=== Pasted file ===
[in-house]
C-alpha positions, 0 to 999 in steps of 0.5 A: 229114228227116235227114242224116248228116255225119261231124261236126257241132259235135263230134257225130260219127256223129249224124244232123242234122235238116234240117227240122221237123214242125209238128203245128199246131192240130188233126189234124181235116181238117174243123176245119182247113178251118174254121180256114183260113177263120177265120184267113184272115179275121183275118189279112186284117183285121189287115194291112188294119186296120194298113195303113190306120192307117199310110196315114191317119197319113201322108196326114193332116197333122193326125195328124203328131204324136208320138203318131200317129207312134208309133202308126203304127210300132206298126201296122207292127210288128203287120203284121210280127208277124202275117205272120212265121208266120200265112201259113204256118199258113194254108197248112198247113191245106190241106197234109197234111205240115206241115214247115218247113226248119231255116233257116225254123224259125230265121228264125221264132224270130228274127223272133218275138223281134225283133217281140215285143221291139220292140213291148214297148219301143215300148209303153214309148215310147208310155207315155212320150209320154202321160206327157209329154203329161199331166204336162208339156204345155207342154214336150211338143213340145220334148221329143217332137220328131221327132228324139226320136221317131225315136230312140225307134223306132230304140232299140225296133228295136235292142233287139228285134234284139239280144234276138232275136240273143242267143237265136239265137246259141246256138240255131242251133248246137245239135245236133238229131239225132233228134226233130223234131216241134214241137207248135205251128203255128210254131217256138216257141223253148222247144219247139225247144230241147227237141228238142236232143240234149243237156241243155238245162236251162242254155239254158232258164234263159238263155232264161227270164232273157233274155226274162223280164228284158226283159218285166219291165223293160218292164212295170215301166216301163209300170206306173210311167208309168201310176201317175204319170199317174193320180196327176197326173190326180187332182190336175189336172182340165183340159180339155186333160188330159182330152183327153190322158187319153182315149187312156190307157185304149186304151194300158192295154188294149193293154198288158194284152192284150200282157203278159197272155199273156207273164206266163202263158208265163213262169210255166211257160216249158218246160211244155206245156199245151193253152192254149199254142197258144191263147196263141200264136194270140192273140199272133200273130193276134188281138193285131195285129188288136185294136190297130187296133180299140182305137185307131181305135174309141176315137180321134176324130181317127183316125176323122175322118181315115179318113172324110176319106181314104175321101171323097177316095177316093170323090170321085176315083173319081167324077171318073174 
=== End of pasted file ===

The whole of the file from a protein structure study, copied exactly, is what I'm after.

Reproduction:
[in-house]
C-alpha positions, 0 to 999 in steps of 0.5 A: 229114228227116235227114242224116248228116255225119261231124261236126257241132259235135263230134257225130260219127256223129249224124244232123242234122235238116234240117227240122221237123214242125209238128203245128199246131192240130188233126189234124181235116181238117174243123176245119182247113178251118174254121180256114183260113177263120177265120184267113184272115179275121183275118189279112186284117183285121189287115194291112188294119186296120194298113195303113190306120192307117199310110196315114191317119197319113201322108196326114193332116197333122193326125195328124203328131204324136208320138203318131200317129207312134208309133202308126203304127210300132206298126201296122207292127210288128203287120203284121210280127208277124202275117205272120212265121208266120200265112201259113204256118199258113194254108197248112198247113191245106190241106197234109197234111205240115206241115214247115218247113226248119231255116233257116225254123224259125230265121228264125221264132224270130228274127223272133218275138223281134225283133217281140215285143221291139220292140213291148214297148219301143215300148209303153214309148215310147208310155207315155212320150209320154202321160206327157209329154203329161199331166204336162208339156204345155207342154214336150211338143213340145220334148221329143217332137220328131221327132228324139226320136221317131225315136230312140225307134223306132230304140232299140225296133228295136235292142233287139228285134234284139239280144234276138232275136240273143242267143237265136239265137246259141246256138240255131242251133248246137245239135245236133238229131239225132233228134226233130223234131216241134214241137207248135205251128203255128210254131217256138216257141223253148222247144219247139225247144230241147227237141228238142236232143240234149243237156241243155238245162236251162242254155239254158232258164234263159238263155232264161227270164232273157233274155226274162223280164228284158226283159218285166219291165223293160218292164212295170215301166216301163209300170206306173210311167208309168201310176201317175204319170199317174193320180196327176197326173190326180187332182190336175189336172182340165183340159180339155186333160188330159182330152183327153190322158187319153182315149187312156190307157185304149186304151194300158192295154188294149193293154198288158194284152192284150200282157203278159197272155199273156207273164206266163202263158208265163213262169210255166211257160216249158218246160211244155206245156199245151193253152192254149199254142197258144191263147196263141200264136194270140192273140199272133200273130193276134188281138193285131195285129188288136185294136190297130187296133180299140182305137185307131181305135174309141176315137180321134176324130181317127183316125176323122175322118181315115179318113172324110176319106181314104175321101171323097177316095177316093170323090170321085176315083173319081167324077171318073174 